Winners of Inaugural Black Queer Studies Awards Named

graphic for the black queer studies awards ceremony. collage of bqs resources on glittery rainbow background

The University of Texas Libraries recently recognized a group of student scholars for their use of a groundbreaking collection focused on Black Queer Studies.

The Libraries announced the inaugural winners of the Black Queer Studies Student Awards. The Monica K. Roberts Graduate and the Hogan/Schell Undergraduate Awards honor excellence in student scholarship and creative endeavors in the field of Black Queer Studies.

Allen Poterie, a graduate student from the Performance as Public Practice program in the Theater and Dance Department, and Jeremiah Baldwin, an undergraduate senior majoring in Government, Rhetoric and Writing, and African and African Diaspora Studies (AADS), were presented their respective awards in a virtual ceremony on February 12.

Poterie’s winning submission, entitled “And Don’t Let Go: Scenes of Holding as a Means of Emotional Exchange between Black Men,” is a scholarly literature review that contextualizes his creative work-in-progress – a television screenplay about the lives and relationships of Black Queer men. The work cited many books and films in the Libraries’ Black Queer Studies Collection, including literary work by Essex Hemphill, films directed by Marlon Riggs and scholarship by E. Patrick Johnson.

Baldwin submitted  “Caught At An Intersection The Podcast,” which examines Black Queer experiences through interviews and discussions, using Kimberlé Crenshaw’s watershed theory of intersectionality as a framework. In one episode about James Baldwin, the undergraduate senior interviews author Alejandro Heredia, whose book, You’re the Only Friend I Need, is included in the Black Queer Studies Collection.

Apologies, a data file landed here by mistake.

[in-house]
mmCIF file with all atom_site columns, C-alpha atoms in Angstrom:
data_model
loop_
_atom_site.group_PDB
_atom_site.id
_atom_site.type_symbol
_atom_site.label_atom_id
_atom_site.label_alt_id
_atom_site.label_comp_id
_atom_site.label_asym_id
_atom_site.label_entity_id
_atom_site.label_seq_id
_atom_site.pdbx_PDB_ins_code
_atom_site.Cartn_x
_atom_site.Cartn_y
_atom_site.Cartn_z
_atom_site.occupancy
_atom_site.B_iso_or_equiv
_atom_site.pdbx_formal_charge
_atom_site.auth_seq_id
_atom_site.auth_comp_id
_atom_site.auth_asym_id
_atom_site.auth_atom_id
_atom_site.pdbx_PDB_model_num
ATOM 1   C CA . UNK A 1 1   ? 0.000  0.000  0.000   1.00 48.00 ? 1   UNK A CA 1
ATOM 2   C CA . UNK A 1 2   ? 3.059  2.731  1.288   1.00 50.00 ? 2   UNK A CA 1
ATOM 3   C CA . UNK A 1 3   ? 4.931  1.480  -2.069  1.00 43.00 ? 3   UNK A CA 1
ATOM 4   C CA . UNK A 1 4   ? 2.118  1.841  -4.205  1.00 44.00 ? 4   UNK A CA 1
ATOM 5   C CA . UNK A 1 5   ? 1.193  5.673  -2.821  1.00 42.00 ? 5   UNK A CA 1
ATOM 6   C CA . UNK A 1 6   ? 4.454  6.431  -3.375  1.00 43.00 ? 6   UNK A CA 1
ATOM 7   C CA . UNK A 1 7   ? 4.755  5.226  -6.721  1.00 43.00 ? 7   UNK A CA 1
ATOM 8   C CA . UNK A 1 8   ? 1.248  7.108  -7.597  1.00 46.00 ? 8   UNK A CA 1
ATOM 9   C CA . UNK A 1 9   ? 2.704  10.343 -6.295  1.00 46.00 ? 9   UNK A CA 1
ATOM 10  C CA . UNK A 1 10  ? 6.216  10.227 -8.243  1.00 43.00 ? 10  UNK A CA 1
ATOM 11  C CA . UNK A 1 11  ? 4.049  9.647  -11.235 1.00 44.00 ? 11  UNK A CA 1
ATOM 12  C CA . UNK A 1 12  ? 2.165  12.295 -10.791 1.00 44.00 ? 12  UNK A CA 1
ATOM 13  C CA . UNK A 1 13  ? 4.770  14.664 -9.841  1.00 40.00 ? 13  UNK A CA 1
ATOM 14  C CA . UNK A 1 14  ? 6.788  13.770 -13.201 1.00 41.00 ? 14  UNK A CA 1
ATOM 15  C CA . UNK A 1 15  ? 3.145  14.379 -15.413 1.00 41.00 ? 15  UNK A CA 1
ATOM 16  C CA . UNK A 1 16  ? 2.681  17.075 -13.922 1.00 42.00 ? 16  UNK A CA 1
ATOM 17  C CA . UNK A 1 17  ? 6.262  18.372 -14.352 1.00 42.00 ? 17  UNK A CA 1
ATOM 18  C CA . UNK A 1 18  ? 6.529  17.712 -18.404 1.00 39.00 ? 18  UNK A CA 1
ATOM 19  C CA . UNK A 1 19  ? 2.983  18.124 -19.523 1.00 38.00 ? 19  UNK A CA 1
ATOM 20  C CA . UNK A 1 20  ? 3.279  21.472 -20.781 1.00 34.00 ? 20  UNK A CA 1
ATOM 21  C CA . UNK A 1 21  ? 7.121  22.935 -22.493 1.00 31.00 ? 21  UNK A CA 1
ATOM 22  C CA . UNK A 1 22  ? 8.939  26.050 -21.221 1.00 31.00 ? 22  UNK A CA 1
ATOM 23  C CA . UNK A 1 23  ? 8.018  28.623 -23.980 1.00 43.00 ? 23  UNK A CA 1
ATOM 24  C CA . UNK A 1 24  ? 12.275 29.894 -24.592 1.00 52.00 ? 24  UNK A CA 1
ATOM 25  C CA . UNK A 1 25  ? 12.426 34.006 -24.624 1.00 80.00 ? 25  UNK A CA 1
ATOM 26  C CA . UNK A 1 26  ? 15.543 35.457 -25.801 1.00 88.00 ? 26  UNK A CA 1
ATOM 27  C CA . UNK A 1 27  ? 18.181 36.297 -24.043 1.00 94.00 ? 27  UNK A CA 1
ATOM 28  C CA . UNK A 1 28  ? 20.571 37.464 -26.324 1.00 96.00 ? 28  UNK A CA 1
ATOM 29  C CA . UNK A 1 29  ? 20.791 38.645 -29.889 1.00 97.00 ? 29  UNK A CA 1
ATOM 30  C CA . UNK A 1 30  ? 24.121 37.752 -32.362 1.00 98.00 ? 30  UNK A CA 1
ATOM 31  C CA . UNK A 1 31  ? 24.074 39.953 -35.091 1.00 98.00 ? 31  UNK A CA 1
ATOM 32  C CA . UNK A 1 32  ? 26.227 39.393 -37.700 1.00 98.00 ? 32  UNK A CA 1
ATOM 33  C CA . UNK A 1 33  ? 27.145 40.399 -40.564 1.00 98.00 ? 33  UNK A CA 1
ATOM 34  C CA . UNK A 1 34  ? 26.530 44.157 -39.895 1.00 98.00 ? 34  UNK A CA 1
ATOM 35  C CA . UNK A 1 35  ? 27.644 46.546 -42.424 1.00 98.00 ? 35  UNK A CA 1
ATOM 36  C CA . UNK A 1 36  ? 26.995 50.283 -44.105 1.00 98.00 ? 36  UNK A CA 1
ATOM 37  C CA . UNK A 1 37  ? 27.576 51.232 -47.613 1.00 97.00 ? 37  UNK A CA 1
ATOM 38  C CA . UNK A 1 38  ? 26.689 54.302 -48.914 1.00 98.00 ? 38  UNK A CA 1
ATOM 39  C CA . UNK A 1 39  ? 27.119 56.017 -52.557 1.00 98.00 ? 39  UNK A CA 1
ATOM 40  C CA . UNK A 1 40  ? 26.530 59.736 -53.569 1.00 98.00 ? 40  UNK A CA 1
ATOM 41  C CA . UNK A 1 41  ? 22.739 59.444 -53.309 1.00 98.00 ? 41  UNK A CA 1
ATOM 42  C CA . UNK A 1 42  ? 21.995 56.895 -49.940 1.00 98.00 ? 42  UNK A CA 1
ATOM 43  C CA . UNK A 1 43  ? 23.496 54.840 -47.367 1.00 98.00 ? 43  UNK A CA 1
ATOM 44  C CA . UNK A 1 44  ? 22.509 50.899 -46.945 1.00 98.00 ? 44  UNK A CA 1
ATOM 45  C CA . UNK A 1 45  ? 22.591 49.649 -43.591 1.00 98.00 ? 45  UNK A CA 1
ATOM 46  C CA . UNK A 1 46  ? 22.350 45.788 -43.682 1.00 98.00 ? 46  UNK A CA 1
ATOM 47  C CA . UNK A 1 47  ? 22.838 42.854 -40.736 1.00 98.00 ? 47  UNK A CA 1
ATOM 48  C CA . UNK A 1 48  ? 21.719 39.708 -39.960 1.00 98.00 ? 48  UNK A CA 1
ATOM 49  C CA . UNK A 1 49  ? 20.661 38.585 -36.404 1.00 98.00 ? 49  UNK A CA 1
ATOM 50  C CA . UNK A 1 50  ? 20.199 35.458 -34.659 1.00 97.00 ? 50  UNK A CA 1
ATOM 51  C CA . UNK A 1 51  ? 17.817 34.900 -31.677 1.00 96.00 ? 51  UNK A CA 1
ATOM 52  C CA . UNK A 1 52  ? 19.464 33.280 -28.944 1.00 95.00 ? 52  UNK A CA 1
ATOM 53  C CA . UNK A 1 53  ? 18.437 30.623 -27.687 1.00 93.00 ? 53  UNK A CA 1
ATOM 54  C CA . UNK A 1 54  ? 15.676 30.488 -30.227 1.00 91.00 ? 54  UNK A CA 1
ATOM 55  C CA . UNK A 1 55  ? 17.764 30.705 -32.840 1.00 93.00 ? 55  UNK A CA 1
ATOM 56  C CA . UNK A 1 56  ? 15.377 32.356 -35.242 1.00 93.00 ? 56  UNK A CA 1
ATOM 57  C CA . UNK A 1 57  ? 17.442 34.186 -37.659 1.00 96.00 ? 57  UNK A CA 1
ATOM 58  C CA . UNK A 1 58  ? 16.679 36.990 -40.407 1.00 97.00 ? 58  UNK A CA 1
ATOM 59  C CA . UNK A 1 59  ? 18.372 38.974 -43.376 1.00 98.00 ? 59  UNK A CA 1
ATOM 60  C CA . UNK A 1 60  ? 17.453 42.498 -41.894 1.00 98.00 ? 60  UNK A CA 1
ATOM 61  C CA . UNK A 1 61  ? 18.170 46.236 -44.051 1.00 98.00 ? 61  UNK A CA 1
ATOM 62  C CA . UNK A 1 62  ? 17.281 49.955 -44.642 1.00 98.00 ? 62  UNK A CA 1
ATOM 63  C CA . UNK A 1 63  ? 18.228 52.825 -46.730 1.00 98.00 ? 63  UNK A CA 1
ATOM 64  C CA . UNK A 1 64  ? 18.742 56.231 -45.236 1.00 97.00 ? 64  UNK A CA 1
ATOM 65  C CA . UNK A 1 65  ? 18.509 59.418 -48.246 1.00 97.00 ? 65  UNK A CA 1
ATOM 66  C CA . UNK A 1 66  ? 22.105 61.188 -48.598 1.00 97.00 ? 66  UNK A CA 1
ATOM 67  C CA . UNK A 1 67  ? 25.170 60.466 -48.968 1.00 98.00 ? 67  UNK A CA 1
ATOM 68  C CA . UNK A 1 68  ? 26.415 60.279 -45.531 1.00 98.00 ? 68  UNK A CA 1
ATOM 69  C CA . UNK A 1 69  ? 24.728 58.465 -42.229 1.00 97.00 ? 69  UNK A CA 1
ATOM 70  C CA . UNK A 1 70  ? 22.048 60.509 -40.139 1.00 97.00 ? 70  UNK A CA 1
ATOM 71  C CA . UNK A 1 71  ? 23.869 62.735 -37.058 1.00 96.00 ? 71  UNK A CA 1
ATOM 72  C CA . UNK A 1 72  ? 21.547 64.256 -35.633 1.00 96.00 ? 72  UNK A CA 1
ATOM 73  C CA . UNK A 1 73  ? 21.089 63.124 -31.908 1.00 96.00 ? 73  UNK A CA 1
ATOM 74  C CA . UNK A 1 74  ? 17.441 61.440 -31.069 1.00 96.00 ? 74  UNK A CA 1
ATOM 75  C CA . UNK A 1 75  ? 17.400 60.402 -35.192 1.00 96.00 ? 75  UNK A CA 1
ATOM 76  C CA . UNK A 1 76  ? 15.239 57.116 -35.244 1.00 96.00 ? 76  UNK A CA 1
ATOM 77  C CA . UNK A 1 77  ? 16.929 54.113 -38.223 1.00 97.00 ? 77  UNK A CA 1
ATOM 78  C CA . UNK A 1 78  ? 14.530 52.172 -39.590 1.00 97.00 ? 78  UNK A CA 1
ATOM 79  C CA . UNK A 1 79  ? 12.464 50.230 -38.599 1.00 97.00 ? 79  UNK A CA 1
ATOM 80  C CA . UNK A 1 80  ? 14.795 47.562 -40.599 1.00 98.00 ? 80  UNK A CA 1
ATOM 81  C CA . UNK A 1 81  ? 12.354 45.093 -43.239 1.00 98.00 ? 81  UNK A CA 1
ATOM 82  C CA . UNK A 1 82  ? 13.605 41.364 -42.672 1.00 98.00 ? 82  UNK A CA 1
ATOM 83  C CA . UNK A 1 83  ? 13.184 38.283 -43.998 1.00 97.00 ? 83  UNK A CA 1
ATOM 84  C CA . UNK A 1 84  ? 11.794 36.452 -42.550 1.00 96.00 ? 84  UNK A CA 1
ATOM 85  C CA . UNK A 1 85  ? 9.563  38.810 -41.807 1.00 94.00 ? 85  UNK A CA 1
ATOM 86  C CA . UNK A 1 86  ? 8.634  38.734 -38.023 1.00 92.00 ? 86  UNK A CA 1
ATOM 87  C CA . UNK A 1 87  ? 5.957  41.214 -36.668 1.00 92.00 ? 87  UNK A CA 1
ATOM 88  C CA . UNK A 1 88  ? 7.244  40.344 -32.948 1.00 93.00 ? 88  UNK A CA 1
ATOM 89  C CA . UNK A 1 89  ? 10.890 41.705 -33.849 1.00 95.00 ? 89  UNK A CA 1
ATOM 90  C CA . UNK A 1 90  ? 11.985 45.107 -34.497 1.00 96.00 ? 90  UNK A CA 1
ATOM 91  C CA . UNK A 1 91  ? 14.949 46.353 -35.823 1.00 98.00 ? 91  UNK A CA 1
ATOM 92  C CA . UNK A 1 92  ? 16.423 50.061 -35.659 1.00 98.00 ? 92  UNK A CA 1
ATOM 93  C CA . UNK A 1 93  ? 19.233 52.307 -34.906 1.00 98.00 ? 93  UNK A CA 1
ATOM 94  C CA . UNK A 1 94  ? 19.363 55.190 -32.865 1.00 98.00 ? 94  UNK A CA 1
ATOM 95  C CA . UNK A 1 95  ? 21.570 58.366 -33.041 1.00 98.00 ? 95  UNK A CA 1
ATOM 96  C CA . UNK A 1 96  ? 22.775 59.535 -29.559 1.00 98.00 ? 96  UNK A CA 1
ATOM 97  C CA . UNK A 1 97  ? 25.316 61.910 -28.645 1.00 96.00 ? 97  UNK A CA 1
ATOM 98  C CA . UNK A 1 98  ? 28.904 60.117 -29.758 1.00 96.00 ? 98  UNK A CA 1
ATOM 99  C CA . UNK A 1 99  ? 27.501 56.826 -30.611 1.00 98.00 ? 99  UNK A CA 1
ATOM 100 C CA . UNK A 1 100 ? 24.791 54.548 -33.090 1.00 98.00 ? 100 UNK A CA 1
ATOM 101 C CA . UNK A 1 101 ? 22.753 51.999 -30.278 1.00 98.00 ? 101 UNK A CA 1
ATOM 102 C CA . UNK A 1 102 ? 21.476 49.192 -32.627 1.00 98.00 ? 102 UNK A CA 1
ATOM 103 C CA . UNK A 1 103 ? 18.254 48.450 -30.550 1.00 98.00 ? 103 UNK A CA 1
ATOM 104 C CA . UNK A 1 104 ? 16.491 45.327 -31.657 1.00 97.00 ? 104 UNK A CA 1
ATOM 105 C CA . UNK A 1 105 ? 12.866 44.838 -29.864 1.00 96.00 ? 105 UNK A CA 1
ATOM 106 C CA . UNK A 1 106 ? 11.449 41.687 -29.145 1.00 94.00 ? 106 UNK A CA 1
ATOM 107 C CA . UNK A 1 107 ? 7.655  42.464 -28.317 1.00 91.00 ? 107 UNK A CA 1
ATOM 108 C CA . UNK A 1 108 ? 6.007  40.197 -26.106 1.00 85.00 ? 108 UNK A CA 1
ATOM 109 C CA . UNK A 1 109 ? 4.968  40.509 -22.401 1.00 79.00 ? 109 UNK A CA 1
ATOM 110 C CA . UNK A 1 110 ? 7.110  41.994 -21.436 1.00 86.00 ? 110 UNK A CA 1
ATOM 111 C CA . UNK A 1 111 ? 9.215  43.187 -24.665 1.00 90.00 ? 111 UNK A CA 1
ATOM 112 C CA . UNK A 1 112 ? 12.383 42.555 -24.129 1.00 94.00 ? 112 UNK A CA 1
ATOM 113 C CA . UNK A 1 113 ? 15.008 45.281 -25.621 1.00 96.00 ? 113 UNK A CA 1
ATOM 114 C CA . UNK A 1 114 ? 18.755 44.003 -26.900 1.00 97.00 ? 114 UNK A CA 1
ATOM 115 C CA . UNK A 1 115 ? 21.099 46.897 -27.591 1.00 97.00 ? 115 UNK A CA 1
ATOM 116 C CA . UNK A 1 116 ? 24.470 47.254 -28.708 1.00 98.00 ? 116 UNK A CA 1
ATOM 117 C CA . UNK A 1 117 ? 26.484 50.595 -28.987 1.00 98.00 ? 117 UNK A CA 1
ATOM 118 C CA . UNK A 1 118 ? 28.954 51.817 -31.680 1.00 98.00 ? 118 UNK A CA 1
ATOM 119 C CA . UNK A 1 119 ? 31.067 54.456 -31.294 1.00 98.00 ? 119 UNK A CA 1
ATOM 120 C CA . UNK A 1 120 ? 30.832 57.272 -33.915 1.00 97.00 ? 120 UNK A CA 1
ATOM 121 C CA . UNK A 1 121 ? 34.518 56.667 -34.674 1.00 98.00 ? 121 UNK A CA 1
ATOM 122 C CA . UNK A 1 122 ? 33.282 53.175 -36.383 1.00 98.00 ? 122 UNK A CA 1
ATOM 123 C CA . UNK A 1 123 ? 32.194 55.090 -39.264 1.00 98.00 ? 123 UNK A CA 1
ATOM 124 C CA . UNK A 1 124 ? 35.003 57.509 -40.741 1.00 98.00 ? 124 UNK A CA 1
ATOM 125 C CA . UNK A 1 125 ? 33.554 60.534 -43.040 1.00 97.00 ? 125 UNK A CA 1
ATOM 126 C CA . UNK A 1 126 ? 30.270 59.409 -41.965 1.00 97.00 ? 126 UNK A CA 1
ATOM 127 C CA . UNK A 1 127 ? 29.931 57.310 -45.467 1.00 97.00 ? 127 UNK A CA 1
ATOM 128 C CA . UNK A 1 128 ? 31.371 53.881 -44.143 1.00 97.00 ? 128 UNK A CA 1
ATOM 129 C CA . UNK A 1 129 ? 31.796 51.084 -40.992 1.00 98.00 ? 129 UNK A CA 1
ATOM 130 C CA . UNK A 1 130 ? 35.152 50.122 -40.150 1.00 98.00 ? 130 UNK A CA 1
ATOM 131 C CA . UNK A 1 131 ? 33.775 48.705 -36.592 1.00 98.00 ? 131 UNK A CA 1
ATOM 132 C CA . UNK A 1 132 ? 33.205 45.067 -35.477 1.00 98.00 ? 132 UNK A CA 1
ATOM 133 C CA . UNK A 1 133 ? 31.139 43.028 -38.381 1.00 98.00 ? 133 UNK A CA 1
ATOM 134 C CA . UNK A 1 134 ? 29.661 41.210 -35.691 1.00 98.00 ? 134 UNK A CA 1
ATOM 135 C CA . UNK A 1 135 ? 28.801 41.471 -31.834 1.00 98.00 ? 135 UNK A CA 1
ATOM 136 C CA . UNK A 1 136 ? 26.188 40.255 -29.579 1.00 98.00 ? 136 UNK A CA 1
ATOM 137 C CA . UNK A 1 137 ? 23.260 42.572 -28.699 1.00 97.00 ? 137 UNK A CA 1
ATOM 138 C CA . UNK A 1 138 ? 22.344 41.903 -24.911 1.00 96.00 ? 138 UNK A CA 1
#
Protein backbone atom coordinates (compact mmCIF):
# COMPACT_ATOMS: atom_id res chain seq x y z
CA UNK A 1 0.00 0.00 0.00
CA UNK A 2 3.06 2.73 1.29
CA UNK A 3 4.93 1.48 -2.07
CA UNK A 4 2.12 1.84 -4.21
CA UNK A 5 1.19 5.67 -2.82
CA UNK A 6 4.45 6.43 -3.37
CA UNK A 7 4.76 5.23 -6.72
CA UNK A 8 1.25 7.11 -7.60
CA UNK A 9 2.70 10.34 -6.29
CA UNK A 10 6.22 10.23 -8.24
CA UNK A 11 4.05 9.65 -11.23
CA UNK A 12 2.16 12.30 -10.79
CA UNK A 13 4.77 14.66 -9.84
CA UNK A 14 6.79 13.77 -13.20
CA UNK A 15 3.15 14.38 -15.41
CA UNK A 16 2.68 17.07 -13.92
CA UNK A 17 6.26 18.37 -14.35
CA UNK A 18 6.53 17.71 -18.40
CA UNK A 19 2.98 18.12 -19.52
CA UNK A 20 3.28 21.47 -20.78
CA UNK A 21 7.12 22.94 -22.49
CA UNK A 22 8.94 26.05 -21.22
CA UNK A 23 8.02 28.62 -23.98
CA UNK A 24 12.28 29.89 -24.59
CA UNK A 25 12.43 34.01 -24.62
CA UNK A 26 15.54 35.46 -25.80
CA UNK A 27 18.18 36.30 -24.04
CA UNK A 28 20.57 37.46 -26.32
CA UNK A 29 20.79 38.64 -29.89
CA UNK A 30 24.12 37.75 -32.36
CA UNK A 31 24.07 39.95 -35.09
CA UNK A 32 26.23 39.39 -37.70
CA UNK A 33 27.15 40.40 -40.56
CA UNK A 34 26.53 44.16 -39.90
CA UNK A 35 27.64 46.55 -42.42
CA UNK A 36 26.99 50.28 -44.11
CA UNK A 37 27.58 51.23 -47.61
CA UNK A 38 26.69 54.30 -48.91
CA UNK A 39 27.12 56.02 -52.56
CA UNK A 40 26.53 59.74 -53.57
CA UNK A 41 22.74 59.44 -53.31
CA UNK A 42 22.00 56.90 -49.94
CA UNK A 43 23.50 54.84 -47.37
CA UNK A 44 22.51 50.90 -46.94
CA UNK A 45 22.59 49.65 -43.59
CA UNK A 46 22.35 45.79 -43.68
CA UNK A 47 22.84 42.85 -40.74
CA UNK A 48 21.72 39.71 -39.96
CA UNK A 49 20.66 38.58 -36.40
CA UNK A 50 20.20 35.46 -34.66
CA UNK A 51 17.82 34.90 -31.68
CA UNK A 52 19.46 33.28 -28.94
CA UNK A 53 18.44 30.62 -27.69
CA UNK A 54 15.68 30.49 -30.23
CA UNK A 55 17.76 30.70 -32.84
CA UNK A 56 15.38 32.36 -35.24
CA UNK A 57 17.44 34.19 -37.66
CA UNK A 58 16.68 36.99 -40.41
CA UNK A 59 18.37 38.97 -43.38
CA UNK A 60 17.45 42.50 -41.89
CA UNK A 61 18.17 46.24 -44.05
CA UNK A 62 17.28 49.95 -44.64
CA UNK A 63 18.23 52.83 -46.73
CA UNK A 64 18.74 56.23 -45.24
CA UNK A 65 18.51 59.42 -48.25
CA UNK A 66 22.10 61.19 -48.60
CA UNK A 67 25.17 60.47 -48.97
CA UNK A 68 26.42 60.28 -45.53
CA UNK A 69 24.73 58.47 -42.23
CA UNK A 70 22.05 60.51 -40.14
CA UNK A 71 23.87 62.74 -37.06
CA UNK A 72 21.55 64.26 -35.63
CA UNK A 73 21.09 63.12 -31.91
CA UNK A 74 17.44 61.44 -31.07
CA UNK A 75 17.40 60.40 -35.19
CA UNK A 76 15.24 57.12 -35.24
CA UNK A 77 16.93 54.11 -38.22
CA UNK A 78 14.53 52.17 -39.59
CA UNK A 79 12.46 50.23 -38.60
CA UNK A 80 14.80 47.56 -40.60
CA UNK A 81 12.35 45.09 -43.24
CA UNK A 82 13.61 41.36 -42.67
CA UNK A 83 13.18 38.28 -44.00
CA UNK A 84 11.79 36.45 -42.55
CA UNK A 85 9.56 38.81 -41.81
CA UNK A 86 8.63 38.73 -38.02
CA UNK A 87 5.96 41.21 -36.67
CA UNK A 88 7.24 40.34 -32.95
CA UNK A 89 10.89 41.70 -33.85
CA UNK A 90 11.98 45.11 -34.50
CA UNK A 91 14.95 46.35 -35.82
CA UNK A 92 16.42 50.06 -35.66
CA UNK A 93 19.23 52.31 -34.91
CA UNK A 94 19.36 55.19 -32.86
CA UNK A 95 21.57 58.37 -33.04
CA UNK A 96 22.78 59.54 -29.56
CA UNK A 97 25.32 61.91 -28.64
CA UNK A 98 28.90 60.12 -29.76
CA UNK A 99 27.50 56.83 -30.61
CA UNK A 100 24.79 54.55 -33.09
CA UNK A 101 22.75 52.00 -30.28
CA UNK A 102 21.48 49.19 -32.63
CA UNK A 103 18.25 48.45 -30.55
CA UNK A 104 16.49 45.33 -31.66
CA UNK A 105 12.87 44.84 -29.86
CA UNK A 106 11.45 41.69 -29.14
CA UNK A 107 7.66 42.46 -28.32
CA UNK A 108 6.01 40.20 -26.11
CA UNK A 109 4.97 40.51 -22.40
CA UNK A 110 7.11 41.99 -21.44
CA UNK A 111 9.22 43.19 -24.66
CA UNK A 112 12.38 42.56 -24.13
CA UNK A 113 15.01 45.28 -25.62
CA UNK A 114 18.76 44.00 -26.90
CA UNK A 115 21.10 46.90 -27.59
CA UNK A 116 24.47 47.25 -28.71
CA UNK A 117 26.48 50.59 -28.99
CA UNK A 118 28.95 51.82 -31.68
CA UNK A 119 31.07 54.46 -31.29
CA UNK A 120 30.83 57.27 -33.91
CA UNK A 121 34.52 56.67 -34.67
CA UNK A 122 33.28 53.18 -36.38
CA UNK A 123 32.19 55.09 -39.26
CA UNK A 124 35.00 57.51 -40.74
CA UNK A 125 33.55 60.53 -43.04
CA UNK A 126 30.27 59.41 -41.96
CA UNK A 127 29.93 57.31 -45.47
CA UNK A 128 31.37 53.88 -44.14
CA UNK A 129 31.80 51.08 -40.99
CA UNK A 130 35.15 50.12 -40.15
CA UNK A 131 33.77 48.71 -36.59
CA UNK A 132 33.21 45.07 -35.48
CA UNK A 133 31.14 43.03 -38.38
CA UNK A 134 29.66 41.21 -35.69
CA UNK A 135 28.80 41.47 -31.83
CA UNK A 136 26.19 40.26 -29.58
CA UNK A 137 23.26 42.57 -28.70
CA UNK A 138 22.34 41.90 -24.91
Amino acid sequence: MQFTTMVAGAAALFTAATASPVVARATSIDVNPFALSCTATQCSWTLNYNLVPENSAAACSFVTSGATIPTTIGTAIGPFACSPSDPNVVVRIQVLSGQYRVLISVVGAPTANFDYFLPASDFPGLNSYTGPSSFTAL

Two additional submissions received honorable mentions for distinguished work. Alexandria Cunningham, a graduate student in AADS, and Tolu Osunsade, a senior majoring in Public Health and AADS, were recognized for their use of the collection. Cunningham’s submission was a selection from her dissertation “The Black Freak Nasty Magic Project™ :: Choreographies of Play, Pleasure and Sexuality.” Osunsade’s submision was the work “The Harm in Reproductive Healthcare for Black Women and Gender Non-Conforming Individuals in The United States.”

The Monica K. Roberts Graduate Award is a $1,200 prize awarded to a single graduate student, and The Hogan/Schell Award is a $800 prize for work by an undergraduate student. Students  enrolled in any university college/school are eligible, and submissions must be from the past two academic years, regardless of where the work was conducted (including at previous institutions).

Winning submissions must draw upon the body of work in the Libraries’ Black Queer Studies Collection and must include citations and references to books, films, works, or other materials in the collection.

Prize money for the awards draws from the Black Queer Studies Collection Endowment, originally funded through a crowd-sourced fundraising campaign in 2021.